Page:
Some insurance carriers require it in all of their insureds' business
premises. This very problem is why I like to locate panels in hallways
or other spots were the placement of furniture is unlikely. When you do
your own work it will be inspected at least as well as if an electrician
did it. You will be expected to know the rules and to have complied
with them. When you hire an electrician they are supposed to inform you
of what is required of you to pass inspection. The inspectors don't
install cameras or post guards. They can only inspect what is there
when the inspection occurs.
Well we aren't no thin blue heroes and yet we aren't no blackguards to.
Percival P. Cassidy ( snipped-for-privacy@NotMyISP.net) said...
There are all sorts of code issues that have to be a certain way for
the inspector, but there's no way to ensure it remains that way afterwards.
Back in 1994, our electrical code changed to prohibit panels inside a
"clothes closet". A good change, IMHO, since most closets tend to become
crap-filled. However, up to that point many panels in high rise apartments
were placed in the closet just inside the front door.
At the time the code change went into effect (or any point after the
new code was released in advance of its effective date), there were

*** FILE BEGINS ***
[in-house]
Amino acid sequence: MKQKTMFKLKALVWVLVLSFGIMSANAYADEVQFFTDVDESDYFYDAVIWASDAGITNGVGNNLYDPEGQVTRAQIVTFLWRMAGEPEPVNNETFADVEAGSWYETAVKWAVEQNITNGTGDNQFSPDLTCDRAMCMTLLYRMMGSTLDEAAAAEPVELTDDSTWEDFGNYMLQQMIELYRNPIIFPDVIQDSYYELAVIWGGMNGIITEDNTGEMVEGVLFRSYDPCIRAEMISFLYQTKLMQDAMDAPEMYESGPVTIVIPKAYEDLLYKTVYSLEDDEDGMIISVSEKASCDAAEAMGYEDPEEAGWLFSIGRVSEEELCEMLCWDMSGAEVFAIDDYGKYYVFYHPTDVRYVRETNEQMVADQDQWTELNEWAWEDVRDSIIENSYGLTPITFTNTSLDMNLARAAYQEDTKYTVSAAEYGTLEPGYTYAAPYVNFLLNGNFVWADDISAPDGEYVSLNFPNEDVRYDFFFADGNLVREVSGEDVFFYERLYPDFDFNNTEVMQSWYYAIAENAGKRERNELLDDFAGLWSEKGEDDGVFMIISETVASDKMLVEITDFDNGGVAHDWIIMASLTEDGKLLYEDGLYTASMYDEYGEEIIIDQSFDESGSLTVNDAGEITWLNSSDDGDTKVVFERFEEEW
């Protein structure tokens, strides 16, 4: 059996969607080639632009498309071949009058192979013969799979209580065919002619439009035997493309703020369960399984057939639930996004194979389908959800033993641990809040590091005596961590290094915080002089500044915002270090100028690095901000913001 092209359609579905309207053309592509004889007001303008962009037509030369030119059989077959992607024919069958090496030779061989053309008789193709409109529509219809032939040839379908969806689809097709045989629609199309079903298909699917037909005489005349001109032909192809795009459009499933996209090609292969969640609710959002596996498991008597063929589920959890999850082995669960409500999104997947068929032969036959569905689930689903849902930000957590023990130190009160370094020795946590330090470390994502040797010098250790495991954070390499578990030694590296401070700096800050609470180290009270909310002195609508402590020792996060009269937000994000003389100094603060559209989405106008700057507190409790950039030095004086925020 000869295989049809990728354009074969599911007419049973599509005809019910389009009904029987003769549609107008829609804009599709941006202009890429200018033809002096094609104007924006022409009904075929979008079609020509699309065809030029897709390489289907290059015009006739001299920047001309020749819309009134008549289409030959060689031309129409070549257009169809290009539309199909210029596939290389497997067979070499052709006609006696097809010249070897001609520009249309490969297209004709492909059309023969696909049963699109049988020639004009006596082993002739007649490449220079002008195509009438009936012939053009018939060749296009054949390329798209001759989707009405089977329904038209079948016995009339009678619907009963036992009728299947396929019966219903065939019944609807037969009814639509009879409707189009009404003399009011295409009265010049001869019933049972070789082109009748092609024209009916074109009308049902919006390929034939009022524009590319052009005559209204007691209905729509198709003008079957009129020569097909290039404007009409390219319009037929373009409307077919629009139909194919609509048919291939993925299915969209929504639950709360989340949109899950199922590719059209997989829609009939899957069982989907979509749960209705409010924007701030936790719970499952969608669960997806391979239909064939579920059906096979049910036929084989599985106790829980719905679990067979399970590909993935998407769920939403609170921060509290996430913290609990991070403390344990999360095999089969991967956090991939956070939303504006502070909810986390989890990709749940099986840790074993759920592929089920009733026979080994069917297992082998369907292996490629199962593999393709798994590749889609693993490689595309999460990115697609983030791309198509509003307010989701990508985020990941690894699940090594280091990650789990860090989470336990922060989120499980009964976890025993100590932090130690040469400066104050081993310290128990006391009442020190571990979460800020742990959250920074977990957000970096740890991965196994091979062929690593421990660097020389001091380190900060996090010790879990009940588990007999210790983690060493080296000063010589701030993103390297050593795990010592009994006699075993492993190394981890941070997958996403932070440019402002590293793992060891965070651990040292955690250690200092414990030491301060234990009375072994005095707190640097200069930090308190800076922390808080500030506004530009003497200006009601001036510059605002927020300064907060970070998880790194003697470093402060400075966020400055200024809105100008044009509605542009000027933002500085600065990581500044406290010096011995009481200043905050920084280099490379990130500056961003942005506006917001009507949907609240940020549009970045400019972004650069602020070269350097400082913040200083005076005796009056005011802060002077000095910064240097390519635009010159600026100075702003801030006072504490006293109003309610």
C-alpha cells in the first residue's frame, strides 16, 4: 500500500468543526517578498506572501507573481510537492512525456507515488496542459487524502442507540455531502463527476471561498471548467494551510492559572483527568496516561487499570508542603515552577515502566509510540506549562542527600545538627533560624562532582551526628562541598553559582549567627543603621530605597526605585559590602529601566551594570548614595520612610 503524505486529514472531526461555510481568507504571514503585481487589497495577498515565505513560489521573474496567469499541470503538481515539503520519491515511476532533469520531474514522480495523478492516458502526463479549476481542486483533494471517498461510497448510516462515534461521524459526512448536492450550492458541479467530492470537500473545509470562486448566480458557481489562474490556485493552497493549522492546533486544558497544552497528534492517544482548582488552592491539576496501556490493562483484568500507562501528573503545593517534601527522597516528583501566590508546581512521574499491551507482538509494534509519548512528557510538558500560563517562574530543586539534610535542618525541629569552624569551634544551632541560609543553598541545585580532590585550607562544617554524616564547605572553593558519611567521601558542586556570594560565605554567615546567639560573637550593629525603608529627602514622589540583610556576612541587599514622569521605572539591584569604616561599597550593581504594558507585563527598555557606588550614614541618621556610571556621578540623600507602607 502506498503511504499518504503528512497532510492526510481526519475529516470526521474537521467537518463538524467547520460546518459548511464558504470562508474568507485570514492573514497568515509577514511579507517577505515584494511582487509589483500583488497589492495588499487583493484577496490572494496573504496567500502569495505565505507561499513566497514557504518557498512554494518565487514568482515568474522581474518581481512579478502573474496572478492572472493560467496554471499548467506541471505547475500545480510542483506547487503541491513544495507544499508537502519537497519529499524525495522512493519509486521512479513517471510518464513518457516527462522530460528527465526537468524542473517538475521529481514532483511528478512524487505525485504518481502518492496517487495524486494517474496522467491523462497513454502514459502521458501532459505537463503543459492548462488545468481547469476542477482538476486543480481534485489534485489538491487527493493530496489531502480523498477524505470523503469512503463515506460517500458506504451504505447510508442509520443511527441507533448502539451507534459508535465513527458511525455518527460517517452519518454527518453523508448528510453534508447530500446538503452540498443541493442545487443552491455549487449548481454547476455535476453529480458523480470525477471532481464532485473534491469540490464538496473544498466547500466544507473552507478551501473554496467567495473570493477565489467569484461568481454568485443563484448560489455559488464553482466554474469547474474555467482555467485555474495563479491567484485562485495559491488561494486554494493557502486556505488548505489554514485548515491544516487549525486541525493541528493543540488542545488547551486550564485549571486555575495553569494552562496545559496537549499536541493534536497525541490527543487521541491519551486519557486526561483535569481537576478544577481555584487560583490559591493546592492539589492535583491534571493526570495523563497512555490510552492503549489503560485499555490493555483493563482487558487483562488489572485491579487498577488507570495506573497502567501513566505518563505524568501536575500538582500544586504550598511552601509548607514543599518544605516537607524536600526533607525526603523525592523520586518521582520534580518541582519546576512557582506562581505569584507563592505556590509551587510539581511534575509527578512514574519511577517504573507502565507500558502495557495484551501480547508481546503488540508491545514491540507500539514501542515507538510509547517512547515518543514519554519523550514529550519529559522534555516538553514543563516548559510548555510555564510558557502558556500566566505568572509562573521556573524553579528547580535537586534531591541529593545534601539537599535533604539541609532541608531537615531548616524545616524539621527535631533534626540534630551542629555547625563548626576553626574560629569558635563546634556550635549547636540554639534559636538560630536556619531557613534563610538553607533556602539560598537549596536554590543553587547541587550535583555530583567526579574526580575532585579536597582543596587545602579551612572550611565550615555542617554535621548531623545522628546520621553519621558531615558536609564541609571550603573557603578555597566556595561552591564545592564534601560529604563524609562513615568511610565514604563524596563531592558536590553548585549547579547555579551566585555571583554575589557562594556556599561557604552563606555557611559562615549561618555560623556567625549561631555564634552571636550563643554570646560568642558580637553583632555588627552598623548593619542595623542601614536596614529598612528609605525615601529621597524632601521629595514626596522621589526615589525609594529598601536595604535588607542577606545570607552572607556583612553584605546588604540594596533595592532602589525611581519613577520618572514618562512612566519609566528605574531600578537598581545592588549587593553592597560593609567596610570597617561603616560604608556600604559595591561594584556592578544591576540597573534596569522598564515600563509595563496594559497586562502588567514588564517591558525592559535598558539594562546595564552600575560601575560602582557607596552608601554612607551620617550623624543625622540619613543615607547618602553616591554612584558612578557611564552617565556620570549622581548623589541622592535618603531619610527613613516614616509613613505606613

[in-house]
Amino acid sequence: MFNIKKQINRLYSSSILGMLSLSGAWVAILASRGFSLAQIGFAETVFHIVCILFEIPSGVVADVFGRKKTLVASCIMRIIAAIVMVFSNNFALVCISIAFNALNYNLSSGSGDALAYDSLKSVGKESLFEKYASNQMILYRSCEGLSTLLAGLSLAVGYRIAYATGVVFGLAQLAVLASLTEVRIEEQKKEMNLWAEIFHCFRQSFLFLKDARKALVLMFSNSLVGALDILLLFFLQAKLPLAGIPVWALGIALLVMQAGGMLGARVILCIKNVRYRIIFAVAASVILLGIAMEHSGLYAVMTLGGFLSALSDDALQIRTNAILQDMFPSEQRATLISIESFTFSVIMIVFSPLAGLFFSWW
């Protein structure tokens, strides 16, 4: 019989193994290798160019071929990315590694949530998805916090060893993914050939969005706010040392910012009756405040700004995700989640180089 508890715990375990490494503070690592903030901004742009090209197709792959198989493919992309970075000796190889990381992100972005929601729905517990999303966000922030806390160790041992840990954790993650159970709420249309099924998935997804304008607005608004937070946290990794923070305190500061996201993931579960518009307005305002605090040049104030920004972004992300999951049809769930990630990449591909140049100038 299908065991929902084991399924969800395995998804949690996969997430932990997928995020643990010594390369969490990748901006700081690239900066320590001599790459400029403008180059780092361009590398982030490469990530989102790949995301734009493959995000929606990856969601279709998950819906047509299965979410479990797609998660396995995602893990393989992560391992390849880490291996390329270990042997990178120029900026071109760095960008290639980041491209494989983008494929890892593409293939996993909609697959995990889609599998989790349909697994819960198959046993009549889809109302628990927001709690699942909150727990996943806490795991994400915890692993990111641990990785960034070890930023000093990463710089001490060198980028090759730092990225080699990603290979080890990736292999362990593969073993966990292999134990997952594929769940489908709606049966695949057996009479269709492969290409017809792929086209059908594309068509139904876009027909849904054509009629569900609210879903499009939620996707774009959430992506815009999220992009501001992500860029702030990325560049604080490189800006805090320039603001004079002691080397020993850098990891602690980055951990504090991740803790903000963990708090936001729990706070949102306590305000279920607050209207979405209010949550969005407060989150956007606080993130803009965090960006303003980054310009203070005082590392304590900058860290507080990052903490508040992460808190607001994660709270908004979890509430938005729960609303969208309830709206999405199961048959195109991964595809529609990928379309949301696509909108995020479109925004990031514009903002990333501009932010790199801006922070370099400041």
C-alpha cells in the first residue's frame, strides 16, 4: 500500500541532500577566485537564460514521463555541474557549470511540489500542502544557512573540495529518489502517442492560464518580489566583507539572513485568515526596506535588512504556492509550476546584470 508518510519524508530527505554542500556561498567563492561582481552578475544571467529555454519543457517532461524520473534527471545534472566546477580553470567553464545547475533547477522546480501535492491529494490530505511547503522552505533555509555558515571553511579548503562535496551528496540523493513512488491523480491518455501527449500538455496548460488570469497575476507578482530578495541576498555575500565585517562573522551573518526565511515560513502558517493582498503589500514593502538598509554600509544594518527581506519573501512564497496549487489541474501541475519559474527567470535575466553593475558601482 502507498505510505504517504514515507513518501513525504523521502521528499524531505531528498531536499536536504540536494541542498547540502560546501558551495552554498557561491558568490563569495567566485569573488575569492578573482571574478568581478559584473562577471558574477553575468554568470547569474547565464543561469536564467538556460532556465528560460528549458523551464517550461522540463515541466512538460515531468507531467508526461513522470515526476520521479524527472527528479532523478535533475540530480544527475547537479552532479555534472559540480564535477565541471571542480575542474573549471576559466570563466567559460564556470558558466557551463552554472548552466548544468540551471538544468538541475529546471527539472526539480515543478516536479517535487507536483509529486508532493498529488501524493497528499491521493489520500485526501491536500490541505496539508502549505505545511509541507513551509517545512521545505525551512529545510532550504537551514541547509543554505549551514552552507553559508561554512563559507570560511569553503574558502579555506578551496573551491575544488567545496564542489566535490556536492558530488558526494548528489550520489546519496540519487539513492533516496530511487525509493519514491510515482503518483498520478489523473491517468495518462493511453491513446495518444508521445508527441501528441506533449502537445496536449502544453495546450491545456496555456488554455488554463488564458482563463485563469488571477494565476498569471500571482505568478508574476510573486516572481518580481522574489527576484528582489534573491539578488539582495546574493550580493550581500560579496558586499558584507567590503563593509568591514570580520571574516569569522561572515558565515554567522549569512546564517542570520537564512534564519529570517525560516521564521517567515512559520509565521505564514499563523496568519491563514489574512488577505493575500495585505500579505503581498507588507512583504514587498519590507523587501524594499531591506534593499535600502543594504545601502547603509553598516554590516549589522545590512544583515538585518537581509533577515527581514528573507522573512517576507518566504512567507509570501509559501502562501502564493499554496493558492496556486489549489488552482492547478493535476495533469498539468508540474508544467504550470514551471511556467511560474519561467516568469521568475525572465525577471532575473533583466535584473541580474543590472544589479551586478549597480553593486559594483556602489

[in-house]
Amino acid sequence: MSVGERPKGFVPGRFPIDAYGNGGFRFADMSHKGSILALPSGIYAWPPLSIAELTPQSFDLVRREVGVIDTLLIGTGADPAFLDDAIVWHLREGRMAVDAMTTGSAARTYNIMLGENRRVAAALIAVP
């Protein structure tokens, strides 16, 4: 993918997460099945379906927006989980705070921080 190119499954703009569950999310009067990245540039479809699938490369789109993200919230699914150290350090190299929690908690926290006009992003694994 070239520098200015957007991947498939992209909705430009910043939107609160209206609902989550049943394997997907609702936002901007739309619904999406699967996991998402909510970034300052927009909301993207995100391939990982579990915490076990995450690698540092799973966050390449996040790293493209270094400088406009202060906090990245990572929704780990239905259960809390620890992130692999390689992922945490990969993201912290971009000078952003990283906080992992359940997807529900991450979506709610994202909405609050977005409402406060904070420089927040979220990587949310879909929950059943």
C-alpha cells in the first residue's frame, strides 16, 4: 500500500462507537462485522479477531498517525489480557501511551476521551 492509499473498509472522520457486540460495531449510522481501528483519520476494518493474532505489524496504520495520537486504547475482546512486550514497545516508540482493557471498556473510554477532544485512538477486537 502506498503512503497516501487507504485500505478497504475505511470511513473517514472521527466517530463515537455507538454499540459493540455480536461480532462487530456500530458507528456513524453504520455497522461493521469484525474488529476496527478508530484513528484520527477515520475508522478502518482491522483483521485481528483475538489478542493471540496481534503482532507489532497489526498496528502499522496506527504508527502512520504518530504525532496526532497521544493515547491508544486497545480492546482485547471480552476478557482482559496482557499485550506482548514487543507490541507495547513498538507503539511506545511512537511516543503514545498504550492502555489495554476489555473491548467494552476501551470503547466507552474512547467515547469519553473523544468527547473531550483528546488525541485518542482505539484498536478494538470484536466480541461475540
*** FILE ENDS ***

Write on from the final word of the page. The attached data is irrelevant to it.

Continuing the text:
building projects underway designed under the old rules.
I went to a new code seminar and the inspector running it mentioned this
issue. He said what builders were doing to comply with the new code was
to not install the hanger bar and shelves that makes a closet a "clothes
closet" until after the final electrical inspection. Without the features
that make it a "clothes closet", it passes inspection.
Of course, if any later work is done that requires an electrical
inspection, the panel will likely be subject to adhering to all existing
rules once again.
I could cite all sorts of passed-inspection-but-later-changed situations.
I know of a number of homes with nice decorative iron railings on their
stairs. The railings have fancy scroll work that would never pass
inspection since in our jurisdiction you cannot have guards that could
be climbed on, and much iron scroll work makes a good place to insert a
foot for climbing. The change was made after the last inspection was done,
and that is somewhat more substantial than a homeowner moving a table
under a panel! ;-)
"Never ascribe to malice what can equally be explained by incompetence."
The maximum height to a switch or a breaker used as a switch is 6&1/2